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“Ştefan cel Mare” University

Raluca Maria Cazacu,
Banks’s exploration of the Gender

“The Wasp Factory” follows the life of “almost seventeen” year old Frank, an
apparently sadistic and disturbed child who “likes” to torture animals and has killed three
people (all children that are related to them), lives with their dad whose brother Eric has
just escaped from a sanitarium. The book itself is like watching a catfight: not pretty, but
impossible to draw your eyes away. The imagery of how he tortured the rabbits was a bit
“dark”, but the bit that practically had the reaching point was when Frank described the
ordeal that his brother went through when tending to a baby at the hospital.
Although The Wasp Factory never quite reaches the levels of a gleeful sadism,
having high expectations for the wickedness, it is still thoroughly disturbing and shocking
by it. Frank is one of the most macabre yet interesting literary characters I’ve read about
(he sees death as natural and feels no qualms about killing, yet felt compelled to kill his
cousin to balance out the numbers in terms of gender). Banks creates him excellently and
builds their world and their mindset. It’s an unpleasant book, but it’s a great Gothic-like

Banks opens up the idea that our gender is learnt. We learn how to be masculine
and feminine through role modelling others in our society: it is a social construct. In the
novel, Banks portrays the concept of masculinity prominently and rather controversially
through the character of Frank. This sets a background of irony throughout, since Frank is
actually of female sex. Frank's masculinity is depicted through stereotypes - learnt
perceptions of how a man should think and act.
In the novel he is all about power and control (which is quite ironic because since
a very young age his life has been dictated for him, and perhaps the most important thing
to note is that he has completely no control over his biological sex, even though he
spends most of the book trying to prove he is of a male gender). Frank also shows
braveness and protection, these are all traditional views on how a 'real' man should be. He
is also sexist towards women, which shows his utter want and need to be a man since he
despises the opposite sex.
In a more contemporary typical outlook on men, Frank is also crude and lacks
emotion: “her flat little chest”, “I would have the ultimate control”, “children aren't real

Banks explores this further, through the use of a grotesque description of what
happened to Frank. He shows that masculinity can still occur even in lack of male sex
organs. And in fact, Frank used his disadvantage to become more masculine - proving to
the world that he was still a 'man'.
To Frank, killing three people proved that he was even more of a man than most.
Even though Frank does not have a close or a far from ideal relationship with his father,
he was still at the complete mercy of his words. Frank trusted him and believed every
word about his accident with 'Old Saul'.
Banks shows us how easy it is to believe the words of others as we too believe
every word that Frank gives to us, even if we think that the situation is a little far-fetched
and peculiar. This is the power of transgression in Gothic Literature, the power that such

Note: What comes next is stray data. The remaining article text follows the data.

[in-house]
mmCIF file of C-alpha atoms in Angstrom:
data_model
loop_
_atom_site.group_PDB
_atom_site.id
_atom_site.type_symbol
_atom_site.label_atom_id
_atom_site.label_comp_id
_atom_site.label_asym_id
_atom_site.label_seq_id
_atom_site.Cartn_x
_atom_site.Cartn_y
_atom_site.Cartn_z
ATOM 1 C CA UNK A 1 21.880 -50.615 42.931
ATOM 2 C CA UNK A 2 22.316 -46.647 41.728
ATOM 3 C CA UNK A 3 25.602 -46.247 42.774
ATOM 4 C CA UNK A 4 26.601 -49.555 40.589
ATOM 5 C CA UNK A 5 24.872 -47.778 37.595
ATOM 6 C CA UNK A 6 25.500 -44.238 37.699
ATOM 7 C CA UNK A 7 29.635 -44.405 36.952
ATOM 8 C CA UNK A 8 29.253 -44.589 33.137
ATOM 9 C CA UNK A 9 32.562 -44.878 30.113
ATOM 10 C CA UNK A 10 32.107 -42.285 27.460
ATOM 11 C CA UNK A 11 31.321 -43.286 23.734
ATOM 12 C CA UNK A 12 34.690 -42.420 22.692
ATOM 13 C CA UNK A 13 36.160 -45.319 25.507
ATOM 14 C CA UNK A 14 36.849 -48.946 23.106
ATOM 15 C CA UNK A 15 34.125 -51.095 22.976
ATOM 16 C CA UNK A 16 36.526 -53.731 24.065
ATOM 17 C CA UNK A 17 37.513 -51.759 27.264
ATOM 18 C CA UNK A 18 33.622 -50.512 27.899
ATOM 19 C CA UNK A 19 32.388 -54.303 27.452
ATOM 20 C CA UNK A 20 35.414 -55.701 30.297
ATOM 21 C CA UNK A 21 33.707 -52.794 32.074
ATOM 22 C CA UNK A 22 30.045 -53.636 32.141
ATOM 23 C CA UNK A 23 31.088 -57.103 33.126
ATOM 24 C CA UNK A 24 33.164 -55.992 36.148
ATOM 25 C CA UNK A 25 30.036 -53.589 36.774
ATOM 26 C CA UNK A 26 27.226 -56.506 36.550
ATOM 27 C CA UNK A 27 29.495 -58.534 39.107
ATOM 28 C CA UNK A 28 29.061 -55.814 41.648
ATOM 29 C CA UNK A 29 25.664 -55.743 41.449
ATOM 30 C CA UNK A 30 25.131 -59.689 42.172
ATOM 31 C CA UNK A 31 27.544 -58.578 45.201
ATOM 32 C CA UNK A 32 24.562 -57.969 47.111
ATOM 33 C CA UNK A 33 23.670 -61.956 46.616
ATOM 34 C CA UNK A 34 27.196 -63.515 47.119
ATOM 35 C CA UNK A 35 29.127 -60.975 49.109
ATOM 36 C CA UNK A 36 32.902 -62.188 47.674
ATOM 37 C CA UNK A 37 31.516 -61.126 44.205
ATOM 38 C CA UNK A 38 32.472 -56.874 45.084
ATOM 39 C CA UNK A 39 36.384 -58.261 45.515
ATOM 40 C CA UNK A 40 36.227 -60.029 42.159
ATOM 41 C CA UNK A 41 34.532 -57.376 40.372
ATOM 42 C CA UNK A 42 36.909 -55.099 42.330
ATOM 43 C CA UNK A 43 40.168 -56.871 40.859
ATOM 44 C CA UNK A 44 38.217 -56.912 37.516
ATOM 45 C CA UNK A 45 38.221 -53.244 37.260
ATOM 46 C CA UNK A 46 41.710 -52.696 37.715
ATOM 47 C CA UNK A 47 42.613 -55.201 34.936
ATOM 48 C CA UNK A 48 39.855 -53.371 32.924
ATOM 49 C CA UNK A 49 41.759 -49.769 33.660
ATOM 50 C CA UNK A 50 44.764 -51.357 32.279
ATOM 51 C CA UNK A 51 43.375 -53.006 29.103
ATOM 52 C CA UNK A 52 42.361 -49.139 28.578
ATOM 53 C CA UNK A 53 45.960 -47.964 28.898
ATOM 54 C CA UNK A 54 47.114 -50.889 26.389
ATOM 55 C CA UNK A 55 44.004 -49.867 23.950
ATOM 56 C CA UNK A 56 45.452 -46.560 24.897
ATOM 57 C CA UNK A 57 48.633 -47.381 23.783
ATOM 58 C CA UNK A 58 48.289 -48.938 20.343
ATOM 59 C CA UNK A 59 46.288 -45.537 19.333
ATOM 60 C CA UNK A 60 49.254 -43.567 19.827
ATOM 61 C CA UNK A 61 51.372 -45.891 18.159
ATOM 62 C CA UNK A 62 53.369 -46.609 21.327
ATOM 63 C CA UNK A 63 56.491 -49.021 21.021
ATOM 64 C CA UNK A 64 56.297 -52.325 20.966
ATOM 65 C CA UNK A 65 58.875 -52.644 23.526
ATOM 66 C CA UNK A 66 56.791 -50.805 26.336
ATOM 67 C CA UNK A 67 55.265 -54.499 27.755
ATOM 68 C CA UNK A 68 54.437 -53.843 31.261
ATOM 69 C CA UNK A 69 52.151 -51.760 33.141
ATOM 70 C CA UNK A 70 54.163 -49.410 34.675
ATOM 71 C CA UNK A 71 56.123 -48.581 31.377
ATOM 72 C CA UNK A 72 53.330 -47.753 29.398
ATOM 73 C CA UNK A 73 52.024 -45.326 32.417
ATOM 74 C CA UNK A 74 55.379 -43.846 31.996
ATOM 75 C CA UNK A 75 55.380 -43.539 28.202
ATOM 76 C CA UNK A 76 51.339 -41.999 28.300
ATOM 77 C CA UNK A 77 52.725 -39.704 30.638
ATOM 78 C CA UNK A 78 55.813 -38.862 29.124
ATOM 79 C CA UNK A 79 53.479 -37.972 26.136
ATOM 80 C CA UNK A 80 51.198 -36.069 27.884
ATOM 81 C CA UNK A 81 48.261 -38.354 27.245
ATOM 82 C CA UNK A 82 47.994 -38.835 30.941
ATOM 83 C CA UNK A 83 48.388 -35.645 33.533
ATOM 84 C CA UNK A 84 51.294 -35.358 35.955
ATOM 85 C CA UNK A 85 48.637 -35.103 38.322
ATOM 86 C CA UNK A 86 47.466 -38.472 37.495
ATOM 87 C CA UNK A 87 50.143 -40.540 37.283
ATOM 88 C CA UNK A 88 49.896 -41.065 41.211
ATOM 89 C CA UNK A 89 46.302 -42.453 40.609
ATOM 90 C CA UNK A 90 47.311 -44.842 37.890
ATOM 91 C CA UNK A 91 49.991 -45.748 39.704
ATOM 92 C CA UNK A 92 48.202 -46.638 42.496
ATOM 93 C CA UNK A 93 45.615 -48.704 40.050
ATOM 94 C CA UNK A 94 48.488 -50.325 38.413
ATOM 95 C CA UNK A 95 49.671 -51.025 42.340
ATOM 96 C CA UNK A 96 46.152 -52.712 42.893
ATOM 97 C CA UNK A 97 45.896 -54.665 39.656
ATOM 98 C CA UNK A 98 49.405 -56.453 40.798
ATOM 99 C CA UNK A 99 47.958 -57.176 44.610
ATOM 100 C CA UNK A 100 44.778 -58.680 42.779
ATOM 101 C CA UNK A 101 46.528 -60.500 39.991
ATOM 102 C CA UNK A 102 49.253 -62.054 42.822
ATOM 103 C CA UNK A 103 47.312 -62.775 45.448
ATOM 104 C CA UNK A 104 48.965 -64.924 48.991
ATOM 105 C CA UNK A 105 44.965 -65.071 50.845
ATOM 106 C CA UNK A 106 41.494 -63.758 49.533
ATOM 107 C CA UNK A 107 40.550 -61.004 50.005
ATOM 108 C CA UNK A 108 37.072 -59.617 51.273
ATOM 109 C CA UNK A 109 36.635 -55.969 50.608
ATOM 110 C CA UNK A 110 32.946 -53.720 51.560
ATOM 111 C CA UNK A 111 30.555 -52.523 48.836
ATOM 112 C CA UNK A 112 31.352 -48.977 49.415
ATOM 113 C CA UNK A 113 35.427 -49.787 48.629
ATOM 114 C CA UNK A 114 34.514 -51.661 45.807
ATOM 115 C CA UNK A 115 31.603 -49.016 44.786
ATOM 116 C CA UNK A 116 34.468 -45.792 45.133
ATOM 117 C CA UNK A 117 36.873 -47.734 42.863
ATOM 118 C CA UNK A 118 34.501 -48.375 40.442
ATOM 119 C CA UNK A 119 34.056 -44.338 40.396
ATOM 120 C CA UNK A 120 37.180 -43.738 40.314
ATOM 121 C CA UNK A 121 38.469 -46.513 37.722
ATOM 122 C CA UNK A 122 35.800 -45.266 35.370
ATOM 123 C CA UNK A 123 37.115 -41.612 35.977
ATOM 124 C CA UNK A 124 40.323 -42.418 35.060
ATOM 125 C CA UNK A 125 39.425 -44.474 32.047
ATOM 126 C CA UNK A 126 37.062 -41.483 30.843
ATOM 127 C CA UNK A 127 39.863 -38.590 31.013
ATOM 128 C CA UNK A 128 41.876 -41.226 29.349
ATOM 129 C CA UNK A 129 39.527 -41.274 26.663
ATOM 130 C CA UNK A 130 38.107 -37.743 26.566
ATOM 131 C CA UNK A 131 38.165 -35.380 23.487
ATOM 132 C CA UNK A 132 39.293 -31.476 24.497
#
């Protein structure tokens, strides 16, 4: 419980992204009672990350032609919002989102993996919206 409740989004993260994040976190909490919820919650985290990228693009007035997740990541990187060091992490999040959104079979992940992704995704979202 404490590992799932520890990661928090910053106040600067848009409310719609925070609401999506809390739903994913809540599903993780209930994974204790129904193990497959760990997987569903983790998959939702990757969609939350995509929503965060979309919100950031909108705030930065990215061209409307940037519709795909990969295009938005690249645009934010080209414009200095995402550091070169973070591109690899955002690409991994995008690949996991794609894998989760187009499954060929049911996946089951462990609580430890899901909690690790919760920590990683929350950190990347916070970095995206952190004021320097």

novels have over the reader, allowing ourselves to believe something which exceeds our
norms and things which we are familiar to. In Banks's exploration of gender, I think that
he interweaves this debate of nature and nurture. He proudly claims that men are good at
killing and strong because of this. Frank bathes in male chauvinism, seeing women as the
stereotypically “weaker sex”. Frank can’t find anything redeeming in the entire class of
women. Nothing. His misogyny, however, backfires on him in the end of the novel, when
Frank realizes he himself is actually a female.

Frank is actually a woman who has just been secretly fed male hormones and has
been nurtured as one of the gendered male clan. Frank’s father has experimented on him
to see if he could change him/her into a male without him/her realizing it and so he/she
has been told that his/her penis was bitten off by a dog when he/she was a toddler and
therefore had nothing “down there”.
At the end of the novel, when Frank is confronted with his/her supposed
biological gender he/she is horrified and cannot accept this fact. Frank cannot accept
himself as a woman, but in the oddity of his/her psyche it is because he/she thinks of
themselves as ”good at killing” which would, in the strange logic of the ritualistic sex and
death, crush the idea that women were weak and men the strong ones. Frank turns out to
be a woman that hates women.
It is ironic to remember his hate speeches of women only to discover he himself
has an XX chromosome. “The Wasp Factory” bravely states, by the narrative mechanism
of Franks ideology being crushed by his true identity, that we as humans always think we
know where the line of femininity and masculinity is drawn, but in the end it is
impossible to say how women are and men are and it is a function of our cultures and our
families. Since all humans are individuals what we are is human and not gender.

When “The Wasp Factory” was re-published on its 25th anniversary in 2009, it
came out with an edition that featured a new preface by Iain Banks. It is interesting to
read what his goal was when he wrote “The Wasp Factory”: “…it was supposed to be a
pro-feminist, anti-military work, satirizing religion and commenting on the way we’re
shaped by our surroundings and upbringings and usual skewed information we’re
presented with by those in power”.
These were Banks intentions and targets in the work of the Wasp Factory and he
succeeded perfectly in reaching his goals. Few authors, in my opinion, have done such a
well job on getting this still important and contentious “message” across to the reader
with such force and clarity.